PLATE JOINT

Fitted with a three-wing slotting cutter and mounted in a commercial biscuit joiner attachment, a router cuts semicir­cular slots for wood biscuits. Glued into two mating slots, the biscuits form a strong and durable plate joint—without the expense of a plate joiner. You can also cut the same joint on a router table with a simple shop-made setup, as shown below and on the following page. In fact, a table-mounted router can cut all the same joints as a biscuit joiner, including edge-to-edge, edge-to-face, and end-to – face joints. One exception is an edge-to – face joint in the middle of a panel, such as would typically be needed to install fixed shelves in a bookcase.

ROUTING BISCUIT SLOTS

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Plunging the workpiece into the bit

To rout biscuit slots for an end-to-face plate joint, as shown here and on page 95, start by slotting the end grain. Set up for the cut as you would for a double dado (page 90), installing a three-wing slotting cutter in the router and an auxiliary fence on the router table. Also screw a board to the miter gauge as an extension. Since the wood biscuits are longer than the bit diameter, you will need to feed the workpiece along the fence after plunging the bit into the stock. Draw a line across the fence centered above the cutter and mark the slot location on the workpiece centered between the edges. Measure the difference between the biscuit length and cutter diameter, and mark lines on each side of the centerline on the fence, offsetting each one by one-half the measured difference. To start the slot, butt the edge of the workpiece against the miter gauge extension with the end clear of the bit and align the slot location mark with the offset line on the infeed side of the fence (above). Then slide the board along the extension, plunging the end grain into the cutter.

Slotting the face of the mating board

Mark the slot location on the inside face of the work – piece (near the top end so you can see the mark when the board is flush against the fence). Hold the workpiece against the fence with the location mark aligned with the offset line on the infeed side of the fence, then butt the miter gauge against the edge of the board and clamp it in place. With the workpiece clear of the cutter, turn on the router. Pressing the edge of the board against the miter gauge, pivot the inside face toward the fence (left), plunging the bit into the stock. Once the board is flush against the fence, slowly slide it for­ward, keeping it pressed against the fence. Stop feeding the workpiece once the slot location mark aligns with the offset line on the outfeed side of the fence. Then turn off the router and pivot the board away from the fence.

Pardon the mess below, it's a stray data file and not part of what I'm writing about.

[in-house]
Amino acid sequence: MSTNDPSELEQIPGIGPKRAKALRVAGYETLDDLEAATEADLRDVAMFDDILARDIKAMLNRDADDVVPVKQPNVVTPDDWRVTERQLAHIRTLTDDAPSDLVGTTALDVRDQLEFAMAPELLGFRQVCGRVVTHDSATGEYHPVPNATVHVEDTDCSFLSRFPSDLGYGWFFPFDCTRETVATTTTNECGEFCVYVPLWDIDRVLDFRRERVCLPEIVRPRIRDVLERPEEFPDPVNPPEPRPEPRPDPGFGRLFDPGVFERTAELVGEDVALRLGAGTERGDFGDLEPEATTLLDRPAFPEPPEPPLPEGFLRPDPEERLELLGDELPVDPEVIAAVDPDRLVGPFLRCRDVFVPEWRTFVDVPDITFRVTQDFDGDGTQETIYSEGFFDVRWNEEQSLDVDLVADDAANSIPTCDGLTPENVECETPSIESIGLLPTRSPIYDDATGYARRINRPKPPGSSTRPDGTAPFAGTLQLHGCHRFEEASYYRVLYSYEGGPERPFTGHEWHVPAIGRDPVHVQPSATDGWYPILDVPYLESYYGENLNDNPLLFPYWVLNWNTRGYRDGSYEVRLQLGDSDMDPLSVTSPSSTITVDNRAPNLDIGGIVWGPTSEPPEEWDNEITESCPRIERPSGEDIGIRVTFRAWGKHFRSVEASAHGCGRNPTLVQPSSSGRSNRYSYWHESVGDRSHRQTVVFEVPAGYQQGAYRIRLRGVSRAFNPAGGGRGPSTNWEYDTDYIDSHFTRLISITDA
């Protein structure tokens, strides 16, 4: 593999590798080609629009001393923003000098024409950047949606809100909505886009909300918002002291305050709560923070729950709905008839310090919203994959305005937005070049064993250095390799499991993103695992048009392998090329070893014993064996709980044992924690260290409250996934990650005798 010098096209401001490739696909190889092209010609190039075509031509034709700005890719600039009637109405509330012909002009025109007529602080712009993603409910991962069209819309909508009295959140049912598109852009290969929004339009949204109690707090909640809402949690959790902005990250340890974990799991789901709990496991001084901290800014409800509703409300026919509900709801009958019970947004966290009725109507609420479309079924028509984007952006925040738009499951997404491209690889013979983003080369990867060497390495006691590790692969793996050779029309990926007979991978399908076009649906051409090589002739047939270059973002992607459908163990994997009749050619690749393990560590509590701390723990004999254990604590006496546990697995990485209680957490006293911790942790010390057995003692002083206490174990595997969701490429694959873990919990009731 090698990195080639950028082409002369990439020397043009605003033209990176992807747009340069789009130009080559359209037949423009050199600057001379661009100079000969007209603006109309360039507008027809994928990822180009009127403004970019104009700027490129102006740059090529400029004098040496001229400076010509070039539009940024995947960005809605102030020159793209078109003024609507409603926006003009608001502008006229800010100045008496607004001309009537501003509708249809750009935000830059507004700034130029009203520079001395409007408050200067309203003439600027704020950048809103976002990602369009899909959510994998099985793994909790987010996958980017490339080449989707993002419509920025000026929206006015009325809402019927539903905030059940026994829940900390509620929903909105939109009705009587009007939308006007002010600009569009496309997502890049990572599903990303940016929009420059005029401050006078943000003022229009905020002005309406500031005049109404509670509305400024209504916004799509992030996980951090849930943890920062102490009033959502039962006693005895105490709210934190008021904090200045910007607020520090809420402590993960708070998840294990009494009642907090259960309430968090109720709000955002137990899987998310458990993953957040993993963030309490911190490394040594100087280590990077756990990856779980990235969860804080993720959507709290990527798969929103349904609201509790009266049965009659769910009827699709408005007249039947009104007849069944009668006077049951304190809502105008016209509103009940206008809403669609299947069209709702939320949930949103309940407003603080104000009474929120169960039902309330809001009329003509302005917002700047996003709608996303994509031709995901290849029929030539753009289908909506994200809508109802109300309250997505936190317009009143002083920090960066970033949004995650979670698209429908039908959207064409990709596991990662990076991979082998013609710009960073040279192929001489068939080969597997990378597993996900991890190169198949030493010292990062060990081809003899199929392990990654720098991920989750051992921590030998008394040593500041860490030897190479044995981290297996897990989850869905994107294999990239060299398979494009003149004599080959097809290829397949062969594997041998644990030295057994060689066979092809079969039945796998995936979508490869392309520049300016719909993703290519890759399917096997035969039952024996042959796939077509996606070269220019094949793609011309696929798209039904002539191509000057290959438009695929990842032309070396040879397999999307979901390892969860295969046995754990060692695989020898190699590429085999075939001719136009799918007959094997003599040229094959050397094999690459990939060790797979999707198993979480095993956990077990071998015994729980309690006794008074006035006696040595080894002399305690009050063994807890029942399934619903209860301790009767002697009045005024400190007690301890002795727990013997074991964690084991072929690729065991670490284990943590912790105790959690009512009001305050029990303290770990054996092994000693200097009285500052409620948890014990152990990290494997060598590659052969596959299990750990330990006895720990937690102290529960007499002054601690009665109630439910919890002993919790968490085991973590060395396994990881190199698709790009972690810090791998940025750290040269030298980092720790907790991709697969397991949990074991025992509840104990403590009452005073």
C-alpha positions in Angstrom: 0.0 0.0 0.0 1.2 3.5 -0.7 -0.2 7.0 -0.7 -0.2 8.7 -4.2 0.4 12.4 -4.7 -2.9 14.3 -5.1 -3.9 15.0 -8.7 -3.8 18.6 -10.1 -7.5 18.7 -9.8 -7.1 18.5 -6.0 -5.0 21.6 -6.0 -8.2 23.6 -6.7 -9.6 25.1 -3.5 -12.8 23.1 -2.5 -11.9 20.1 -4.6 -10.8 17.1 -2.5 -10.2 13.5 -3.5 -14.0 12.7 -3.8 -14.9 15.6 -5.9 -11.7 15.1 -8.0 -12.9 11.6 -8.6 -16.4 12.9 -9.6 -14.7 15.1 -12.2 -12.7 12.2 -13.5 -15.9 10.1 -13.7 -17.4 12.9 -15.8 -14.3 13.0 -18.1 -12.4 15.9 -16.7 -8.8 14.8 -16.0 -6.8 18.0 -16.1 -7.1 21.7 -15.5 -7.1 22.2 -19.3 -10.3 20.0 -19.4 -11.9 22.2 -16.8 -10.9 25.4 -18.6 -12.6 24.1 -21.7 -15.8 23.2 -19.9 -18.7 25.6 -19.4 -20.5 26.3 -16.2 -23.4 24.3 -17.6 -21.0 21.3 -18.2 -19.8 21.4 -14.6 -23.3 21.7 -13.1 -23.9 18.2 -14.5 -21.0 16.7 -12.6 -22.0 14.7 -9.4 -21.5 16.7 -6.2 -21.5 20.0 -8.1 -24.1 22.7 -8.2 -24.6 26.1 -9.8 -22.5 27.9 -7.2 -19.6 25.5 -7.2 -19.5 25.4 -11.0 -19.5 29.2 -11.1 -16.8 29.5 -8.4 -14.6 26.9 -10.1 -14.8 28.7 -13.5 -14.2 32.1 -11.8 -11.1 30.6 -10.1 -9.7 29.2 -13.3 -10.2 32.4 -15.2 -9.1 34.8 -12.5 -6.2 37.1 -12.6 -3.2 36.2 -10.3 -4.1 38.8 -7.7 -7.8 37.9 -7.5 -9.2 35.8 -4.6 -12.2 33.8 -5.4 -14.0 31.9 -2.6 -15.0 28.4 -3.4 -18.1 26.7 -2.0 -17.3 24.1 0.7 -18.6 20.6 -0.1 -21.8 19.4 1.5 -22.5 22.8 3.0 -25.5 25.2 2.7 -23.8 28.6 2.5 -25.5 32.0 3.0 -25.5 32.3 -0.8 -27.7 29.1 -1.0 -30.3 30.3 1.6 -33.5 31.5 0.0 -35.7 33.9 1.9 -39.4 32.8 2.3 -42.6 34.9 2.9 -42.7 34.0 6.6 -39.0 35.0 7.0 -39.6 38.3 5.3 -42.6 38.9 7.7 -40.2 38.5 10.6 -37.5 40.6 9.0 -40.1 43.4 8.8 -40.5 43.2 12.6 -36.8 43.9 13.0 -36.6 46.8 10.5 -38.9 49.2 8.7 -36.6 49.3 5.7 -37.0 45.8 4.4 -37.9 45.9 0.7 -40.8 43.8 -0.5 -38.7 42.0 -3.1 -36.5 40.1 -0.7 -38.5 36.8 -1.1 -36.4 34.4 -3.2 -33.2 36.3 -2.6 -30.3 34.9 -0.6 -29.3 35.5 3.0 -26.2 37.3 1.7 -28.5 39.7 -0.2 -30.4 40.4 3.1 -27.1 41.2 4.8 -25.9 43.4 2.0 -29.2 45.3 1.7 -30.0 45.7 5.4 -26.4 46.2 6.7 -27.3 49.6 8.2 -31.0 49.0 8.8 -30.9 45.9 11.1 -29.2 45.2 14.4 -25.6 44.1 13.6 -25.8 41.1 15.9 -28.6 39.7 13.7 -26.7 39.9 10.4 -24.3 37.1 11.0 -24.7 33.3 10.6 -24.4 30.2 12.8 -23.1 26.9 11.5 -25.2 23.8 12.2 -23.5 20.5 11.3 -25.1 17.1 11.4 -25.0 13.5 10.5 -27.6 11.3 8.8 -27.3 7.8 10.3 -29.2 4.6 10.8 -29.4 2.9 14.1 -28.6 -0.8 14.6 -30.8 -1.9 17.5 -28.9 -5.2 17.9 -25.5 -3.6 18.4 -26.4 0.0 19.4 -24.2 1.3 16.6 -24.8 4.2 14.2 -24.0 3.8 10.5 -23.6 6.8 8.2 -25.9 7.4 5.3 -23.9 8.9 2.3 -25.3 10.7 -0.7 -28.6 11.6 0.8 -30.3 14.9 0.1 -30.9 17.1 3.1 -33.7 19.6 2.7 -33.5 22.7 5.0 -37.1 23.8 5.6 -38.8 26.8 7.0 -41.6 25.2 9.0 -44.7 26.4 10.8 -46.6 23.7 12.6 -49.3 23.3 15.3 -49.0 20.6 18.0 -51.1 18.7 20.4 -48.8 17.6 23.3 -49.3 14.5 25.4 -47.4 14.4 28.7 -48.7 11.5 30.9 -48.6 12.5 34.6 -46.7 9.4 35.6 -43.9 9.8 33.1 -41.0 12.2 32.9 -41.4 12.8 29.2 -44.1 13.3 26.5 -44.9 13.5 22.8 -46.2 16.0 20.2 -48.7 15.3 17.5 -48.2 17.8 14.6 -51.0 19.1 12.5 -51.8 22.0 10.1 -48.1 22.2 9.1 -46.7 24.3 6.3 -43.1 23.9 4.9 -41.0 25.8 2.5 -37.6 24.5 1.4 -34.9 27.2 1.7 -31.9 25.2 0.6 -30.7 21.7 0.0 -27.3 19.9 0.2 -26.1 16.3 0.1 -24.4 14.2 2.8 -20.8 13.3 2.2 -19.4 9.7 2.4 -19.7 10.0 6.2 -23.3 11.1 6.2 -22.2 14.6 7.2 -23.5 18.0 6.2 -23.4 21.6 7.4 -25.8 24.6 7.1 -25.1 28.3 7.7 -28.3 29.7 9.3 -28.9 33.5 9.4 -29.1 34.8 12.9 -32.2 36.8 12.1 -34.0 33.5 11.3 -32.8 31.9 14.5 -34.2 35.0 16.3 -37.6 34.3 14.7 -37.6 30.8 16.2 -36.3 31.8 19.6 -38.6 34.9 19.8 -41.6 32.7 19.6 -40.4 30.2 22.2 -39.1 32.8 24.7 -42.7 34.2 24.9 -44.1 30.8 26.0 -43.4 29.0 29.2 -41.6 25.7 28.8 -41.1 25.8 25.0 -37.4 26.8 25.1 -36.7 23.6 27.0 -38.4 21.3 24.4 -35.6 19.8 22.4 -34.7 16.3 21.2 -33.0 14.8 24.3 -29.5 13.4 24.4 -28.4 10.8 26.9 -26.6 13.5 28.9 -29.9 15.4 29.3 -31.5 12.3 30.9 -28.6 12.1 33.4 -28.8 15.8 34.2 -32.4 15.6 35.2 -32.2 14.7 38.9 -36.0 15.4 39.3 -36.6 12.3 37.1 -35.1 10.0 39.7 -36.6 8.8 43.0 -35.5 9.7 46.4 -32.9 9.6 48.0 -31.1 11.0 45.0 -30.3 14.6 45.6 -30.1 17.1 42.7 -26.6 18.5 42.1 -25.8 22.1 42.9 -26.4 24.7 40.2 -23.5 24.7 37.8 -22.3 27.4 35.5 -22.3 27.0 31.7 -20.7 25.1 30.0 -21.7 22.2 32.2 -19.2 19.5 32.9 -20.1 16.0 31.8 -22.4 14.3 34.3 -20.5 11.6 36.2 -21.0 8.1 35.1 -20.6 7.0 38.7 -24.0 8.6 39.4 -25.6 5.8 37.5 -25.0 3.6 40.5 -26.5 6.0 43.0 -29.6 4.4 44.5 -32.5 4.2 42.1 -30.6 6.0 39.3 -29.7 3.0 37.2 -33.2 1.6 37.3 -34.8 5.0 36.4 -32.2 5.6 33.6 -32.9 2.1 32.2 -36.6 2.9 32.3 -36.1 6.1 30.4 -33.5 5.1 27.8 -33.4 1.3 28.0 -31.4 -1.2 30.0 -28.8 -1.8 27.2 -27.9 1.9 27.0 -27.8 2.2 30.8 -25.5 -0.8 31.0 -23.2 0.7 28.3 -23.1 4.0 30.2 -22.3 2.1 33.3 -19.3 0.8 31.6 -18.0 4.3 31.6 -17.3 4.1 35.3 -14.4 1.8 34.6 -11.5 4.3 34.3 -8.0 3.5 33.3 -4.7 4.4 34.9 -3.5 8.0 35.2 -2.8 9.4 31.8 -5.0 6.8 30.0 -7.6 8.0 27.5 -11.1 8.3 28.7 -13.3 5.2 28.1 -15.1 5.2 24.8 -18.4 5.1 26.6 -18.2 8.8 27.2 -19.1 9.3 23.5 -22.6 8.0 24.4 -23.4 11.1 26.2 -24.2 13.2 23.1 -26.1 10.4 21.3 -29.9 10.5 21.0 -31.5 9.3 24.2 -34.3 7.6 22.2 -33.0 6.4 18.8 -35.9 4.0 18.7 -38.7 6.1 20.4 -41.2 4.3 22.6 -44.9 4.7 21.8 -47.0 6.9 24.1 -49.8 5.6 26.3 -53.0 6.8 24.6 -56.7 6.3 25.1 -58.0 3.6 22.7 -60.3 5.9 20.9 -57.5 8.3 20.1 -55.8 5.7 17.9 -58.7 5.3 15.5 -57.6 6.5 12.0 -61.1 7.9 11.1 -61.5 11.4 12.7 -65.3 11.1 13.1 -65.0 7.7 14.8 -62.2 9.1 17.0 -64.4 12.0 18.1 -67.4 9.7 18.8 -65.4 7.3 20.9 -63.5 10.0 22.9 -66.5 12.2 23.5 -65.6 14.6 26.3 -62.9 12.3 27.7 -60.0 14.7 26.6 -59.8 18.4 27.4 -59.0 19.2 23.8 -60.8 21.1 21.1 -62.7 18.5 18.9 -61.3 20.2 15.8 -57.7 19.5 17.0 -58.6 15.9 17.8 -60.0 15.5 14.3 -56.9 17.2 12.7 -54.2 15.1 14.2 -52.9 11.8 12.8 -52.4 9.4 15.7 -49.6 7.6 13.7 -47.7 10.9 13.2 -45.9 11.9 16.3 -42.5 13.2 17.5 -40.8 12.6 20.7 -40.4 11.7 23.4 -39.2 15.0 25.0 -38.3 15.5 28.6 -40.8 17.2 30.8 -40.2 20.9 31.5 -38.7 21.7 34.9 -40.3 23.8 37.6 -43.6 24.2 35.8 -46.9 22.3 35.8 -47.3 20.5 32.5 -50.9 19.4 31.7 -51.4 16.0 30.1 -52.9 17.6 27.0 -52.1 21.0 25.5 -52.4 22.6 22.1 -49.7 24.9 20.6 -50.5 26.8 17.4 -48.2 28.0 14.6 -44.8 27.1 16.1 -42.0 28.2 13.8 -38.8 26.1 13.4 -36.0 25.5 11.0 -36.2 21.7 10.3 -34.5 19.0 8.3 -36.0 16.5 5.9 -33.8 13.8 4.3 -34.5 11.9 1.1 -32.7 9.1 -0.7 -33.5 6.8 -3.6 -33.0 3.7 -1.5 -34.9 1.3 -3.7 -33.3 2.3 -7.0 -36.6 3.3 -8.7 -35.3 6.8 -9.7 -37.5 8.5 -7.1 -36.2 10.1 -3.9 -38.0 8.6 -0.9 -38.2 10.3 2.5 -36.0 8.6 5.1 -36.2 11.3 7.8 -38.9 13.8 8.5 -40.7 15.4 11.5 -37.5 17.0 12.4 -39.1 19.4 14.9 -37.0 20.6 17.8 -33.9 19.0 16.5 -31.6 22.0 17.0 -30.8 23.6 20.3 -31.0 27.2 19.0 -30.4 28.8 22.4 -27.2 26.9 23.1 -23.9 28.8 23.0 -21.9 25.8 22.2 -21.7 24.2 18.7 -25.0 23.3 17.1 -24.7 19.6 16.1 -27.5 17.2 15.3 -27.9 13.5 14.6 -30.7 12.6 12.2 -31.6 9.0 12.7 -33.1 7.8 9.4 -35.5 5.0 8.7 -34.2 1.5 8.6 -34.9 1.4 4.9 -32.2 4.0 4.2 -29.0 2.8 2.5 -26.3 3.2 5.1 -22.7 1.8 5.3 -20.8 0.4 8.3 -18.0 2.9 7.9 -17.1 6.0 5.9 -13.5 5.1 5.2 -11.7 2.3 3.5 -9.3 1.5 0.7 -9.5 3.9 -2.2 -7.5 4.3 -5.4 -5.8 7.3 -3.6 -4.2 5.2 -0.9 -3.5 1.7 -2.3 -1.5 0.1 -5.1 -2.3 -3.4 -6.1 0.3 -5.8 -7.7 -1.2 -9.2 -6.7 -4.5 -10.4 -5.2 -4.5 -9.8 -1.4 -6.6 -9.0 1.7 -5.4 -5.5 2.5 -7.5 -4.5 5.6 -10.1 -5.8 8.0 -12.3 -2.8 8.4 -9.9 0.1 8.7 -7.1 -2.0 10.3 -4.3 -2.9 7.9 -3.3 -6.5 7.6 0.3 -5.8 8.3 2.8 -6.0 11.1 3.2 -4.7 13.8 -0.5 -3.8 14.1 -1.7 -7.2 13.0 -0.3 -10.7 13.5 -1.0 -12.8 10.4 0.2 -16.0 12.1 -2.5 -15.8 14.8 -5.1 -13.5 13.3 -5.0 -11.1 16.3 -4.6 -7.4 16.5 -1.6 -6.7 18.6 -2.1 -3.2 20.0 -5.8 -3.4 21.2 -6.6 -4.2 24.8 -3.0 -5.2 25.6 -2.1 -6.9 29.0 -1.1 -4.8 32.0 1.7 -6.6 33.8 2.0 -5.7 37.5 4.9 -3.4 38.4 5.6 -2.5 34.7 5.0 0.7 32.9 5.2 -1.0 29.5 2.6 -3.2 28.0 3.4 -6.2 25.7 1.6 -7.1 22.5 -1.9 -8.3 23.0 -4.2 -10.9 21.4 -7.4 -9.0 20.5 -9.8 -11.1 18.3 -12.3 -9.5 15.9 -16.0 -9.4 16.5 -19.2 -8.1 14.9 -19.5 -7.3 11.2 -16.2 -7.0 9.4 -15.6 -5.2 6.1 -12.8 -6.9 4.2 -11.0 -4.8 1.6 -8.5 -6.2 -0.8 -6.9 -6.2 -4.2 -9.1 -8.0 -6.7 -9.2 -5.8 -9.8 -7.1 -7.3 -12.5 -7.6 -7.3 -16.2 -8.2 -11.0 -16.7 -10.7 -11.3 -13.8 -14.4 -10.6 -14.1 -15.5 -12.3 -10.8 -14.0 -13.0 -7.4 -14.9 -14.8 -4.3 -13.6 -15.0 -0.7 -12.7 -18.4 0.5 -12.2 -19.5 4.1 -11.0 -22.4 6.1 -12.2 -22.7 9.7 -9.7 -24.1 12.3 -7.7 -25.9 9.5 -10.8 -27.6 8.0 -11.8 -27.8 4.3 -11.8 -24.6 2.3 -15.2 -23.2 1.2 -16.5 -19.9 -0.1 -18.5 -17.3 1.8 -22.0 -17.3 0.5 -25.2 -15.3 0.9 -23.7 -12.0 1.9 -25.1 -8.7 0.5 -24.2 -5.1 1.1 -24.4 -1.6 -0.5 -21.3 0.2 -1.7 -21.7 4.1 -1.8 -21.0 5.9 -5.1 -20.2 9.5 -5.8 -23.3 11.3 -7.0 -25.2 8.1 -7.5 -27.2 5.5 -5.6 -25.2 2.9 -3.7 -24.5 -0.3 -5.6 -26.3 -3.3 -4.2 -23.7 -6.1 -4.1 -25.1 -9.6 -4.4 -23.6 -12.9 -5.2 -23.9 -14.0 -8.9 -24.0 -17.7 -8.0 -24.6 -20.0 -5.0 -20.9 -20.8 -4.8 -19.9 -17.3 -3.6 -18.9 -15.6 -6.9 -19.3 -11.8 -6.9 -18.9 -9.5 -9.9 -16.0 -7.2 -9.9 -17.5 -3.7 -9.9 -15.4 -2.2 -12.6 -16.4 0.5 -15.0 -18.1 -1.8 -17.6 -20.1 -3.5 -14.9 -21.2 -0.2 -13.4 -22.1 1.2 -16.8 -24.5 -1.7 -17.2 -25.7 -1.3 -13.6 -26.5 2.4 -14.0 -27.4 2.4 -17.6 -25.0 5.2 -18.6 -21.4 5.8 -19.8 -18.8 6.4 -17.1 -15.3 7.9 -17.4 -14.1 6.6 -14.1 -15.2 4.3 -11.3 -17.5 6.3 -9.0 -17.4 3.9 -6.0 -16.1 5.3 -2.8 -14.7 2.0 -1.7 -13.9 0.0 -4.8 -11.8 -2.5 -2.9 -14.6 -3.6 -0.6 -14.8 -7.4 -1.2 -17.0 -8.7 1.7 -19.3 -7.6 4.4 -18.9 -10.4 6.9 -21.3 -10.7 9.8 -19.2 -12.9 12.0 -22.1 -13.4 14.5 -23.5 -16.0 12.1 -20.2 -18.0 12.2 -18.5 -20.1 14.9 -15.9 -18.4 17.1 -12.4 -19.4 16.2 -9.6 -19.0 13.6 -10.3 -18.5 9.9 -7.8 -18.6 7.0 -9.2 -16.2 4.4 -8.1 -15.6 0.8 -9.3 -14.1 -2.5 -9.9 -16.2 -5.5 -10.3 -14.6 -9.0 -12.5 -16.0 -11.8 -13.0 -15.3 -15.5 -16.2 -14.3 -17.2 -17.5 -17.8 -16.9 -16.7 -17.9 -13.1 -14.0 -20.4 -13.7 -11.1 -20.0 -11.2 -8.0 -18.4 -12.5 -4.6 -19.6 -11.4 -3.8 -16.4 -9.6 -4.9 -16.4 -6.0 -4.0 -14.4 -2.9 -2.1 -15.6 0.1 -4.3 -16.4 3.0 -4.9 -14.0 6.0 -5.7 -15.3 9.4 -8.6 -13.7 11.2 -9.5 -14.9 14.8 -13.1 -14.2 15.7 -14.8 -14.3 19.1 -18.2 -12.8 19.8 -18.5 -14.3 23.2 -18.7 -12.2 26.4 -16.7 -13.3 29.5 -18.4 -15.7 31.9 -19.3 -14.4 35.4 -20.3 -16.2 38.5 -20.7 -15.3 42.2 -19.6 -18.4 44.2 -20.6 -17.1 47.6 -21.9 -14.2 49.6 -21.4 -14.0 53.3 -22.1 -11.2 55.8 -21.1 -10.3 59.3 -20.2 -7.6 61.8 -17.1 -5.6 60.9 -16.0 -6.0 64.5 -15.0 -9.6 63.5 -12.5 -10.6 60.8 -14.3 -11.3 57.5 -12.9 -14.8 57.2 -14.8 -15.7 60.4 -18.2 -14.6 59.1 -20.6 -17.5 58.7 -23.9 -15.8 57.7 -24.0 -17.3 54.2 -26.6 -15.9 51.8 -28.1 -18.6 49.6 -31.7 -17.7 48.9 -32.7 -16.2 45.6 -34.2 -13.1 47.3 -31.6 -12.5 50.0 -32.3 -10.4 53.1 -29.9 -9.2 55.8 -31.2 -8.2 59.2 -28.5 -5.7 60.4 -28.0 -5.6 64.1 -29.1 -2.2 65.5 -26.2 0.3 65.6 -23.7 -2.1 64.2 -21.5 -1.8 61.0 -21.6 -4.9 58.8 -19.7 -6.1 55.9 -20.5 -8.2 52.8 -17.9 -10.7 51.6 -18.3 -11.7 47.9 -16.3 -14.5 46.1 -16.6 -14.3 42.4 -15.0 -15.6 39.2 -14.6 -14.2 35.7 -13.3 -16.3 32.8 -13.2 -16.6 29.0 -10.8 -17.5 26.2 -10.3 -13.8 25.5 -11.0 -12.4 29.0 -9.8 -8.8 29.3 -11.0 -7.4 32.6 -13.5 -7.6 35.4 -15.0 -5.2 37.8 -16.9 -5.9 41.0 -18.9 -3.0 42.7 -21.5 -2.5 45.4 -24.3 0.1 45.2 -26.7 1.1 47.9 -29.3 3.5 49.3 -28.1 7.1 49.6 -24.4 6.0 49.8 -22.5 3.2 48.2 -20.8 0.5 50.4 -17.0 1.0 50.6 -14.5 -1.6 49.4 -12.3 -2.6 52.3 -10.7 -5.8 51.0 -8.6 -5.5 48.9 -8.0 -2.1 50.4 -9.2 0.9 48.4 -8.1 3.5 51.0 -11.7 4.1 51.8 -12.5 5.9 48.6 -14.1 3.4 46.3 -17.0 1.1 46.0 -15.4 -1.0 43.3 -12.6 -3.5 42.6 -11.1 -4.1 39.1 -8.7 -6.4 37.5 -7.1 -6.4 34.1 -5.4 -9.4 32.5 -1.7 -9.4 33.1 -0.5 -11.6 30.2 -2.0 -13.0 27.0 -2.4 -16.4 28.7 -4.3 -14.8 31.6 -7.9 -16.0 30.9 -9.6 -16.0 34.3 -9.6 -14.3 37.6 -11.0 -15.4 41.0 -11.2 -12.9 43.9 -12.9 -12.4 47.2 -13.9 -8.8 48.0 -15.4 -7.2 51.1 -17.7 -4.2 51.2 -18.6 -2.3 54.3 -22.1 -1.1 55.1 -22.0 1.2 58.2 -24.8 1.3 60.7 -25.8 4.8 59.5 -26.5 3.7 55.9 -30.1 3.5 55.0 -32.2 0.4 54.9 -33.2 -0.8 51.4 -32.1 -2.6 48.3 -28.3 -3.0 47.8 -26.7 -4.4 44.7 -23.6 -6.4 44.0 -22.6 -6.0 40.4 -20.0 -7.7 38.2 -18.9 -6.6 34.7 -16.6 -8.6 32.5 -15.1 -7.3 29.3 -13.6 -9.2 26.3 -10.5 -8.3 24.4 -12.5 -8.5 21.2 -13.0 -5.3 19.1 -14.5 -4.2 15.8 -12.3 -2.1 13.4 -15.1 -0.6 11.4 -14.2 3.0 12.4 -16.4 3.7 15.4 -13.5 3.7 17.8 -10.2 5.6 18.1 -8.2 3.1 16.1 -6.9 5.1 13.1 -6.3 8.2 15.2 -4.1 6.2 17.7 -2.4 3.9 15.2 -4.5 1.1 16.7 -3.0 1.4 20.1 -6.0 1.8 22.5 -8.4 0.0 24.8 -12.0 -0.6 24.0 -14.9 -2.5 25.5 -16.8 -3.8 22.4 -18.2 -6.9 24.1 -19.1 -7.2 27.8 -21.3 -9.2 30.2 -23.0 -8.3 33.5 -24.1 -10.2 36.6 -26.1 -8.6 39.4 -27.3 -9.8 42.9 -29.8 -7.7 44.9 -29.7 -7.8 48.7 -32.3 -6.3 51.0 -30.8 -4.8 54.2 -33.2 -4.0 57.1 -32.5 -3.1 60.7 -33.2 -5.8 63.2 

&UILD IT Y0UR5ELF

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JIG FOR ROUTING BISCUIT SLOTS

The jig shown at right will enable you to rout slots for wood biscuits using a hand-held router fitted with a top – piloted Узг-inch three-wing slotting cutter. Make the jig base from 14-inch plywood—long enough to accommo­date the three notches and wider than the router base plate diameter. Cut the notches into the edges of the base, one for each biscuit size. On one edge, make a 1%-inch-long notch for No. 20 biscuits and on the opposite edge, a Г/б-inch-long notch for No. 10 bis­cuits and a ІУе-inch-long notch for No. 0 biscuits. Cut all the notches 1 inch deep; label each one and mark its center. To position the base square­ly on a workpiece, cut four 1-inch – wide edge guides and glue one in each corner of the base, two per face.

To rout a slot, set your stock on a work surface and clamp the jig on top, aligning the center mark of the

appropriate notch with the slot location mark on the workpiece. Make sure the edge guides on the underside of the base are flush against the stock. With the router base plate flat on the jig base and the bit clear of the workpiece, turn
on the router. Cut the slot by guid ing the cutter along the bottom of the notch, starting with the pilot bearing pressed against one edge of the notch, riding it along the bottom and stopping when it con­tacts the opposite edge.